We are on the same block as the Onderdonk House, which is the oldest standing Dutch farm house in Brooklyn/Queens, built in 1709 by Paulus Vander Ende of Flatbush. It is actually the only other structure on the entire block, the rest is technically all 1717 Troutman Street. The entire visible area from our amazing roof deck is a post-industrial wasteland. Most of Brooklyn and Queens commercial and municipal trash processing is on Varick Avenue. The auto body shops of Flushing Avenue, the MTA’s bus depot, some large steel fabrication spots, Chinese import distribution warehouses, the trash tracks that transport NYC’s garbage by rail to welcoming landfills in neighboring states, the Maspeth and Greenpoint industrial parks. There is not a tree or anything green, except for the Onderdonk House and its small yard and gardens. The house was preserved in 1977 as a historical landmark site on the National Register of Historic Places by Greater Ridgewood Historical Society, which was formed to protect it from being razed for development in 1975 and raised money for its reconstruction from that time until 1981 when it was rebuilt after fire and neglect. It was a dividing line for the border of Bushwick, Brooklyn and Newtown Queens in semi-ancient borough history, and hosts Arbitration Rock on its grounds, which is said to be the former marker of the Brooklyn and Queens Division. Sometime later, in the 1970’s or 1980’s the few blocks where Bushwick Print Lab sits, which was previously considered part of Brooklyn, defected from the borough to join Queens, where the property values were relatively higher. That puts us back into Queens, 11385, apparently, but the far extreme leg of the area. Our official receiving post office is 1.6 miles away, but the closest Brooklyn post office is less than half a mile from the Lab. Existing on a border is always a little weird.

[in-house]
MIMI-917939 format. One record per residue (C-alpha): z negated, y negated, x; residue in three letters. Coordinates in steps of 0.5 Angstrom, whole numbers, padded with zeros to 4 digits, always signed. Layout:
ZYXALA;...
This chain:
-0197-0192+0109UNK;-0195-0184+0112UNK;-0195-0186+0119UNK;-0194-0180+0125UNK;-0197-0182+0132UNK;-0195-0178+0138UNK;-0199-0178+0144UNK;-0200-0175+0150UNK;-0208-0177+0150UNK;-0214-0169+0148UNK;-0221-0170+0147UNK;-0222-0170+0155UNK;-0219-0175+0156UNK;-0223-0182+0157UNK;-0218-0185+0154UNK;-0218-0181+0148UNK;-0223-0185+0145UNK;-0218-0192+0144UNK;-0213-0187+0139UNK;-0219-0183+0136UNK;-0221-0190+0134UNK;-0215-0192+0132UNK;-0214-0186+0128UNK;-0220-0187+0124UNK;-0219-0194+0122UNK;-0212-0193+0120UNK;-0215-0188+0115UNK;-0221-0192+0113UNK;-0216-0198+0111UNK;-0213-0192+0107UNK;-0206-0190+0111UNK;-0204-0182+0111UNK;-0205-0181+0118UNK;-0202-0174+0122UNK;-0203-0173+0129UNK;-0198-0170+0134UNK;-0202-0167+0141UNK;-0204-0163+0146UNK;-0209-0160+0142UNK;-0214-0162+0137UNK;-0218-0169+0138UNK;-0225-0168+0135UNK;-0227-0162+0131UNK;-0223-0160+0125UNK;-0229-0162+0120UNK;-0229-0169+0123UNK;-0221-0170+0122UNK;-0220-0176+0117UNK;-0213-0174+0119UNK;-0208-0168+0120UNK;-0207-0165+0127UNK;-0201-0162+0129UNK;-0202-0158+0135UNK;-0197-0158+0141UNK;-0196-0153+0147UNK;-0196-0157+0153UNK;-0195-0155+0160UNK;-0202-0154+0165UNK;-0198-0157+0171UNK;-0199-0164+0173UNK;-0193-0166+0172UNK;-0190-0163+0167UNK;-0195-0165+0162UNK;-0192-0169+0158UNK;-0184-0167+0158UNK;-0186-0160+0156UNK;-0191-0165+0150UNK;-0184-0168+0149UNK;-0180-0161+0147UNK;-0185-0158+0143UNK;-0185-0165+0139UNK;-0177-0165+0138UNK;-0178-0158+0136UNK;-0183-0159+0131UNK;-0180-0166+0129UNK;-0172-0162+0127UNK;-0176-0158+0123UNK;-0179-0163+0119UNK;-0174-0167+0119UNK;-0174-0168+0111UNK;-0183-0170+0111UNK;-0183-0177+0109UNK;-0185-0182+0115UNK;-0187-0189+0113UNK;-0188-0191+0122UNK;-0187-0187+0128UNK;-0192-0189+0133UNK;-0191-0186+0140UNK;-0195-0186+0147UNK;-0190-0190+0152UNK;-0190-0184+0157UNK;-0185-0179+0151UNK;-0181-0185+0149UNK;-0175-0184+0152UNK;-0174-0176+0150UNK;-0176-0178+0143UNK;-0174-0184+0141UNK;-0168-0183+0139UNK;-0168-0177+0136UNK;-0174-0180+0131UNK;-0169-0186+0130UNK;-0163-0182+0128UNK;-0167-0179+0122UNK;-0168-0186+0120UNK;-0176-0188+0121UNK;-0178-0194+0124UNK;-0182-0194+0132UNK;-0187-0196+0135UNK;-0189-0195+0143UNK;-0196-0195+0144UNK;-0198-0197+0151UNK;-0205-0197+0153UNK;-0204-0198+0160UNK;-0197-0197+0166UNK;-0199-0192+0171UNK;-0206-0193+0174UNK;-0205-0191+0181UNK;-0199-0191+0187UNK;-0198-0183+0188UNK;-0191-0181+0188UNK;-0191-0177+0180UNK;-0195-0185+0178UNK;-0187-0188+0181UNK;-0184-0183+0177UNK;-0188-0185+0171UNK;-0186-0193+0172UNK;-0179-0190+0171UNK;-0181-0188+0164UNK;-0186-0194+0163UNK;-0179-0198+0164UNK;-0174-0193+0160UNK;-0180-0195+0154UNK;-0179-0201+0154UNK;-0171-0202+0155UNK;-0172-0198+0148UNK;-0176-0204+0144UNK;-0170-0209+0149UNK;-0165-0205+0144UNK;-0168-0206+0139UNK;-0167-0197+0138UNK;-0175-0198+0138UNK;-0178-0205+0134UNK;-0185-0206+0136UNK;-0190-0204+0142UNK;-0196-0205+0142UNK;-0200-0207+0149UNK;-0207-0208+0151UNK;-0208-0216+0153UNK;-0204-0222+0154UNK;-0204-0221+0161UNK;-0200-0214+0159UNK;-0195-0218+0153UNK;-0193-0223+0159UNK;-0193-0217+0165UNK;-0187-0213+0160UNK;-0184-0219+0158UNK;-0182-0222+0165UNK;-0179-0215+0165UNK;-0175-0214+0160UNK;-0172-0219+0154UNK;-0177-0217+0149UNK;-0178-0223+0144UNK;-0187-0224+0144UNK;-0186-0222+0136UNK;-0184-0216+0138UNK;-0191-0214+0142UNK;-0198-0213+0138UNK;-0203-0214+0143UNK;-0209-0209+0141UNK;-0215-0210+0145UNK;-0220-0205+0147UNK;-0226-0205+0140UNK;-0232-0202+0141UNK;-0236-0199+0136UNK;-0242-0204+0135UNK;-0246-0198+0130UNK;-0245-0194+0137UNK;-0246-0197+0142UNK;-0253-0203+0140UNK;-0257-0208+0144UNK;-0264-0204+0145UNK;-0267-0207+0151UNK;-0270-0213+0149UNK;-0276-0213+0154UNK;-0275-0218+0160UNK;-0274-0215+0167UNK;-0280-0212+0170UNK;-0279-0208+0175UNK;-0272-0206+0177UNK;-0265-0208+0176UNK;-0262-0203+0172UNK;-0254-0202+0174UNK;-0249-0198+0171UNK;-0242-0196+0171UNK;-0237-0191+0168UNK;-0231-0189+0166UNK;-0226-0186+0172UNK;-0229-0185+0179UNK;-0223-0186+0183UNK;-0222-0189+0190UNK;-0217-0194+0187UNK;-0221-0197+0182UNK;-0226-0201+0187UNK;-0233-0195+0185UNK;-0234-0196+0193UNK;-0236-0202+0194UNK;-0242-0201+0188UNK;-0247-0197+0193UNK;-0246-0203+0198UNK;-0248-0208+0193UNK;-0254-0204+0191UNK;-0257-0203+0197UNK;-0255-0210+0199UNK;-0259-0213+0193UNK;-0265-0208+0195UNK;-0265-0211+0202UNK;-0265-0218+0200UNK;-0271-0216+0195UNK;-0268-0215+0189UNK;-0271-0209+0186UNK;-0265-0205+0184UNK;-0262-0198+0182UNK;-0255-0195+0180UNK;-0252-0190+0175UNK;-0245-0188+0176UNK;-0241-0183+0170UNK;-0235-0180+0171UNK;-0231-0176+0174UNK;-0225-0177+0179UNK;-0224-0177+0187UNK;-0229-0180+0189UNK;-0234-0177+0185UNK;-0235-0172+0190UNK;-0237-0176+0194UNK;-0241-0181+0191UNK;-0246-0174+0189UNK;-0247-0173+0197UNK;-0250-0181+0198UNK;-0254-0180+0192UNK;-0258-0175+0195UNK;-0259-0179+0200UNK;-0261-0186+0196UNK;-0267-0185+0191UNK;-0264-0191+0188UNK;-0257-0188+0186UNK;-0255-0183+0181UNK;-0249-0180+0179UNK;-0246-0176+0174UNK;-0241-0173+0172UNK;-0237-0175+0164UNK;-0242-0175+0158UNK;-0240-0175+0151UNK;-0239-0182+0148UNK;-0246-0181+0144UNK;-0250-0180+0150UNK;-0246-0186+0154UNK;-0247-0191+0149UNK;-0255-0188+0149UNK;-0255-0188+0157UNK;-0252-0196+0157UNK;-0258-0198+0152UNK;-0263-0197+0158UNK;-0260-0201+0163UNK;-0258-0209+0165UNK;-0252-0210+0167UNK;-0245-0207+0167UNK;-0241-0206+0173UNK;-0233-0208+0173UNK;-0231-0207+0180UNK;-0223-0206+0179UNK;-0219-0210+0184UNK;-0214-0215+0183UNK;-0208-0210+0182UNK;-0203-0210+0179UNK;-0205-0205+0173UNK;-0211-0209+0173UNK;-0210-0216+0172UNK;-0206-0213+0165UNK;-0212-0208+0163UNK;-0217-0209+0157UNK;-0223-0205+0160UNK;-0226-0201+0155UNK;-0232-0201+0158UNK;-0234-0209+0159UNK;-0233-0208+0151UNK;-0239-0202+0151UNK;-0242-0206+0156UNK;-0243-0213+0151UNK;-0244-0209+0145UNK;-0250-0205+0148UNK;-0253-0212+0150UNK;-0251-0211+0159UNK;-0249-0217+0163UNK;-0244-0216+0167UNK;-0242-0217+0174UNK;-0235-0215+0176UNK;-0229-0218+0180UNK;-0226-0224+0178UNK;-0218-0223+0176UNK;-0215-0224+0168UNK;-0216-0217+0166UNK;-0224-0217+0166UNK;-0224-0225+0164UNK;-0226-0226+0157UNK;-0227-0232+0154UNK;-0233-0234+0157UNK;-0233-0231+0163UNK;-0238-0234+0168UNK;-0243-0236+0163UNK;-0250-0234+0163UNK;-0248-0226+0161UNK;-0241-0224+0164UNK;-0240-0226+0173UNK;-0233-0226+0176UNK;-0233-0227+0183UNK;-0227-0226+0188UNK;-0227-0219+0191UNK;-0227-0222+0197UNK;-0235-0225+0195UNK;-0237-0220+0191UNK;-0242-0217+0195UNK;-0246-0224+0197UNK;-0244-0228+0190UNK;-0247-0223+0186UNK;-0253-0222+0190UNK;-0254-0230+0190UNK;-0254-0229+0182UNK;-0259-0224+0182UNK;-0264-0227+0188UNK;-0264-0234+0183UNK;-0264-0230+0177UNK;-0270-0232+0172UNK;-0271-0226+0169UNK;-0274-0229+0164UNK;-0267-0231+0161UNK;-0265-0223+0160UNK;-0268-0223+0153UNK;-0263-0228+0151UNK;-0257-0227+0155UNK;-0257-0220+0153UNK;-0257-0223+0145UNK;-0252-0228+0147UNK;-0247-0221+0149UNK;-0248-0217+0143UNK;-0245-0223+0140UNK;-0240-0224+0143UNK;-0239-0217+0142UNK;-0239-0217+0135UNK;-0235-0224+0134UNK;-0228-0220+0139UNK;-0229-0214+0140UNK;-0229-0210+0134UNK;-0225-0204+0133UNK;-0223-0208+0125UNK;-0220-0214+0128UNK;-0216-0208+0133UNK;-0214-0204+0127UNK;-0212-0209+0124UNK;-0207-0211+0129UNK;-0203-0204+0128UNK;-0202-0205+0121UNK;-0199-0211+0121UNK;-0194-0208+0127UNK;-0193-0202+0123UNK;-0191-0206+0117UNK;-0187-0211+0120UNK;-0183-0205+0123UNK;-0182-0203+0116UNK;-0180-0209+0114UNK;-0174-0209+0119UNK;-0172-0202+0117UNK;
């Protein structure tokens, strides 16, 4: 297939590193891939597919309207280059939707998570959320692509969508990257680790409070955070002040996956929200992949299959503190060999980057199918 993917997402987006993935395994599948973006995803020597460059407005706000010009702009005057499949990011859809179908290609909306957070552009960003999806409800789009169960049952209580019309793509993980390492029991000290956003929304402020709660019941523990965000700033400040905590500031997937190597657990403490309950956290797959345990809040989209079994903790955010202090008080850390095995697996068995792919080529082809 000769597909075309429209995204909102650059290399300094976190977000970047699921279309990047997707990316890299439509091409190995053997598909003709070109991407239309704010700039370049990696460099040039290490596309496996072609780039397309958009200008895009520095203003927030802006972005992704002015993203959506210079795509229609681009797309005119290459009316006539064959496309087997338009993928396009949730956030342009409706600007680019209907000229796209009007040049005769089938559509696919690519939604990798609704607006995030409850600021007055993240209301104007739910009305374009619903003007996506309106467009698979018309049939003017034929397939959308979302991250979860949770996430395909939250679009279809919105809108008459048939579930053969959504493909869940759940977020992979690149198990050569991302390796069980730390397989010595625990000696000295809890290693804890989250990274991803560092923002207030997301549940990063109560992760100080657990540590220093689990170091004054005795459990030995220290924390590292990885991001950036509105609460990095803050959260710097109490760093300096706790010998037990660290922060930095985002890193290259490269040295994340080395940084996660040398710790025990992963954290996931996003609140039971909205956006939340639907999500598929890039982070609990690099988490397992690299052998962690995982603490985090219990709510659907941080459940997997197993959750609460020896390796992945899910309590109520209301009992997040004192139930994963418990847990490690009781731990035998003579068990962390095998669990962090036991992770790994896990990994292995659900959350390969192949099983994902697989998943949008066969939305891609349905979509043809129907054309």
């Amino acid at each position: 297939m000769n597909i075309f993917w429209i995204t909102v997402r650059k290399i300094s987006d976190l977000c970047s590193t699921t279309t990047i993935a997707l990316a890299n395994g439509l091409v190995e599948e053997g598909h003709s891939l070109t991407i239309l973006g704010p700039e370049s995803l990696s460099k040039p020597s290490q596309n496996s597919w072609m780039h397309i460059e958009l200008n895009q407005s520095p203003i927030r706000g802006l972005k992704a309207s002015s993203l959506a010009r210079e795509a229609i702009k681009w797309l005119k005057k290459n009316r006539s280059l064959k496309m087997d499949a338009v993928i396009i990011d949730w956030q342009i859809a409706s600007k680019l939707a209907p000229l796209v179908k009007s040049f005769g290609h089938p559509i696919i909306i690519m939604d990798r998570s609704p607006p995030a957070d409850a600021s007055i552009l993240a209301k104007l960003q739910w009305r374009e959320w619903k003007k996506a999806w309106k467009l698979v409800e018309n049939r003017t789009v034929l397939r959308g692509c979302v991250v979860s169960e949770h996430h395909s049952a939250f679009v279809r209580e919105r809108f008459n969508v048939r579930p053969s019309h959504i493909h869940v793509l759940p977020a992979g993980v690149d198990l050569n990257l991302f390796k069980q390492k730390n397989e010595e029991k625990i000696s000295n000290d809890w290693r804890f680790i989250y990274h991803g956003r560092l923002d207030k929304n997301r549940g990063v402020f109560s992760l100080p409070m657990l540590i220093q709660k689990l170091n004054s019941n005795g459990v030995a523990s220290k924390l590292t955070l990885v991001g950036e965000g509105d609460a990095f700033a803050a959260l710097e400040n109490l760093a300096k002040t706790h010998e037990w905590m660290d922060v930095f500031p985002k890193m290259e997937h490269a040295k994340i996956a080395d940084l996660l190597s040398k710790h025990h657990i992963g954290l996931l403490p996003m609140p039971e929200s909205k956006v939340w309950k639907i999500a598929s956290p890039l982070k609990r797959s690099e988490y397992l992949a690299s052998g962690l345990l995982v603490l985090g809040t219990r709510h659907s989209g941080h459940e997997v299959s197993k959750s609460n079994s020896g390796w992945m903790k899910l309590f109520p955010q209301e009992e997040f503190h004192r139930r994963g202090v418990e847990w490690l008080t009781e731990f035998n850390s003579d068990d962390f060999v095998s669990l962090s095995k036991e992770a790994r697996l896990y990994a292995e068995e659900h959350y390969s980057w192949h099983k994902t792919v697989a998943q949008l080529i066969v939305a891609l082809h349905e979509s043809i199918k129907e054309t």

All that said, NYC has changed immensely in the last decade. Bushwick has changed exponentially in that time, as well. In New York City in general, relative safety and order after the 1980’s has caused incredible speculation and development. This is immediately obvious in Manhattan. In the mid 2000’s it reached Williamsburg. By 2015 most artists and institutions that were not immediately financially rewarded began to be pushed further down the L Line. When Ad Hoc Art started on the Morgan Avenue stop there was not much consumer comfort there. Just real industry and work, and creatives looking to be as thrifty as possible in New York while living the “art life.” People often called the gallery and said, “My friend has work in a show that is opening out there. I was there several years ago. Will I get stabbed if I come to your opening?” For whatever reason, it used to be the area of NYC where you took a car and burned it. That area got relatively safer, and relatively more expensive. The space and PMP and AHA project became untenable at a point.